June 14, 2019
- Issue: Whether trial counsel rendered ineffective assistance of counsel when he failed to object to the testimony of the State’s expert witness.
The State appealed an order of the Superior Court setting aside the jury’s guilty verdict against the defendant on 1 charge of aggravated felonious sexual assault.
In 2016, complainant, a 17-year-old girl, alleged that defendant, a 20-year-old man, had sexually assaulted her in the defendant’s vehicle in a parking garage outside of her workplace. At trial, the State called a board-certified physician with a sub specialty board certification in child abuse as a witness and moved to qualify her as an expert. Defendant did not object. A jury convicted defendant.
Defendant then moved to set aside the verdict on the ground that trial counsel rendered ineffective assistance because he failed to object to the expert’s testimony regarding symptoms complainant allegedly suffered post-assault. The Court ruled that defendant’s trial counsel’s representation was constitutionally deficient, set aside the verdict and granted a new trial.
On appeal, the State argued failure to object to the expert’s testimony did not constitute ineffective assistance of counsel. Defendant countered that the Court ruled correctly because the expert improperly linked behavior and emotional symptoms specific to the complainant to the sexual assault at issue, and in so doing, impermissibly bolstered the complainant’s credibility.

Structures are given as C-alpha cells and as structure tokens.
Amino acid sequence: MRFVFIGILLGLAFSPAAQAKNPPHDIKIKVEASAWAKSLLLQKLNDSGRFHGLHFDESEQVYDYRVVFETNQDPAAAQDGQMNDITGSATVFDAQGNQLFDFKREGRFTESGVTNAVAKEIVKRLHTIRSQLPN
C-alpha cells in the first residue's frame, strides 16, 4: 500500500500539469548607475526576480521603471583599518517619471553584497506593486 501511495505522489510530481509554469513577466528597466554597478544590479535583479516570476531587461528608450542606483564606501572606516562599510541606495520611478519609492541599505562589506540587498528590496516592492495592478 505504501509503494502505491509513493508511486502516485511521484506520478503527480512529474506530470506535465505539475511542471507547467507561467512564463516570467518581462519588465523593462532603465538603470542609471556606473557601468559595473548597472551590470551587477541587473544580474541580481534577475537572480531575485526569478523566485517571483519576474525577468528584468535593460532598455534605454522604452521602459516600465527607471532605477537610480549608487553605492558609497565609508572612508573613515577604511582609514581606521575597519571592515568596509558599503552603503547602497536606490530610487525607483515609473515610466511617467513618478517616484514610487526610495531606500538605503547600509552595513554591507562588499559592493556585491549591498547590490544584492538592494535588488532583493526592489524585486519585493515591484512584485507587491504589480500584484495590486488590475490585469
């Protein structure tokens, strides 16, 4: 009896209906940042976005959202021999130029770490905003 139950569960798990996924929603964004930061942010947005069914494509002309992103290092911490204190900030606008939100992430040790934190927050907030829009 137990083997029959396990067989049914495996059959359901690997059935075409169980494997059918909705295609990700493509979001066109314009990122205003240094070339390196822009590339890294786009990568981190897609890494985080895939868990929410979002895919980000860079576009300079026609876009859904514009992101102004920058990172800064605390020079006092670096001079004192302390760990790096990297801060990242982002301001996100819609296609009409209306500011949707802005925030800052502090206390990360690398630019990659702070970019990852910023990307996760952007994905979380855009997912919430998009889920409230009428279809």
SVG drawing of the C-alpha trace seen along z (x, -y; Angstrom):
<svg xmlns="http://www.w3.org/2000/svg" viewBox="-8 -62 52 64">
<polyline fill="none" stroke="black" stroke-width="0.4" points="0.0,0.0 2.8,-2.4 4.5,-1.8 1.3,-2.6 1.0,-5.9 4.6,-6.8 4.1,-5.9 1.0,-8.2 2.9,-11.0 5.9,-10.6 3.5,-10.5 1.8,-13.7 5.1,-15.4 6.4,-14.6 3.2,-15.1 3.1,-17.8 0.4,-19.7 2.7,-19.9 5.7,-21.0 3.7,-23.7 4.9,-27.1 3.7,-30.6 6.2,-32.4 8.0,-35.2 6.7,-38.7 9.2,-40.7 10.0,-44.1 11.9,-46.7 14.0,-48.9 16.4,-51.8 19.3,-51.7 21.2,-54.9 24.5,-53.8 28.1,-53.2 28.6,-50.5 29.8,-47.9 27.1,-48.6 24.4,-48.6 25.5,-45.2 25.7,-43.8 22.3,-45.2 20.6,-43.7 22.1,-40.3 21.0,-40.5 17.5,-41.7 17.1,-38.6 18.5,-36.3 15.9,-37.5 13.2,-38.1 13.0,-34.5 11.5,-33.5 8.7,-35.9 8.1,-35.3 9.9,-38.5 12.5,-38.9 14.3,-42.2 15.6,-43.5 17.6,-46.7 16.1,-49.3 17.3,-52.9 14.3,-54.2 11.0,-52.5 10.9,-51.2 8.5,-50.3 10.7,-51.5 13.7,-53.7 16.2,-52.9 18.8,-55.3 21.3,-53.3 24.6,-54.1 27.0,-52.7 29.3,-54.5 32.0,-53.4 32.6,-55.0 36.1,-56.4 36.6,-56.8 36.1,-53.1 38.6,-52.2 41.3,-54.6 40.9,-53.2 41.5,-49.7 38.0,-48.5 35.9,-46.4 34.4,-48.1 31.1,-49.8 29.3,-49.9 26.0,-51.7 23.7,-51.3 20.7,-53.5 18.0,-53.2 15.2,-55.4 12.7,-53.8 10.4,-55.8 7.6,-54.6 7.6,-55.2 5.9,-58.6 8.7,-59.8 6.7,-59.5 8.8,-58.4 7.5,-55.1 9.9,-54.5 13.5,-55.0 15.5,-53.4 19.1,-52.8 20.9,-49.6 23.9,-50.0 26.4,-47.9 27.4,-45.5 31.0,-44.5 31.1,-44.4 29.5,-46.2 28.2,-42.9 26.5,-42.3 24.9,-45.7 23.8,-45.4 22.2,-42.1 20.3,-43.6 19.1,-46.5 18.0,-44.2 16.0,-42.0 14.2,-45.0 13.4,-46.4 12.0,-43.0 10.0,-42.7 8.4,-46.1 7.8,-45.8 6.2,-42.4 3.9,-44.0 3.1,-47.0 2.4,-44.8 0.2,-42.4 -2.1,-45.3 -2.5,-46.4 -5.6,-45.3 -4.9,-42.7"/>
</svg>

To prevail on ineffective assistance of counsel, one must demonstrate that counsel’s representation was constitutionally deficient in that if fell below an objective standard of reasonableness and that counsel’s deficient performance actually prejudiced the outcome of the case, meaning there is a reasonable probability that the result of the proceeding would have been different had defendant had competent legal representation.
The State argued that defense counsel’s failure to object to the State’s expert witness testimony did not constitute ineffective assistance of counsel because the expert merely testified as a fact witness. The Court disagreed and held that because the trial court recognized the witness as an expert and informed the jury that she could offer an expert opinion, the jury could infer that she had formed the expert opinion that the defendant had assaulted the complainant. Accordingly, the Court held defense counsel’s failure to object to the expert testimony could not reasonably have been a part of trial strategy and therefore his performance was constitutionally deficient.
As to the prejudice prong, the State argued that even if trial counsel’s conduct fell below the range of reasonable professional assistance, there was no prejudice because the expert’s testimony was “merely cumulative,” “simply established that the [complainant] was still having an emotional reaction to the event,” and did not provide a link between the symptoms and sexual abuse. The Court disagreed and held that the jury could have made such a link, and therefore there was a reasonable probability that the result of the proceeding would have been different had competent legal representation been provided.
Gordon J. MacDonald, attorney general (Stephen D. Fuller, senior assistant attorney general, on the brief and orally), for the State. Wadleigh, Starr & Peters, of Manchester (Donna J. Brown on the brief and orally), for the defendant.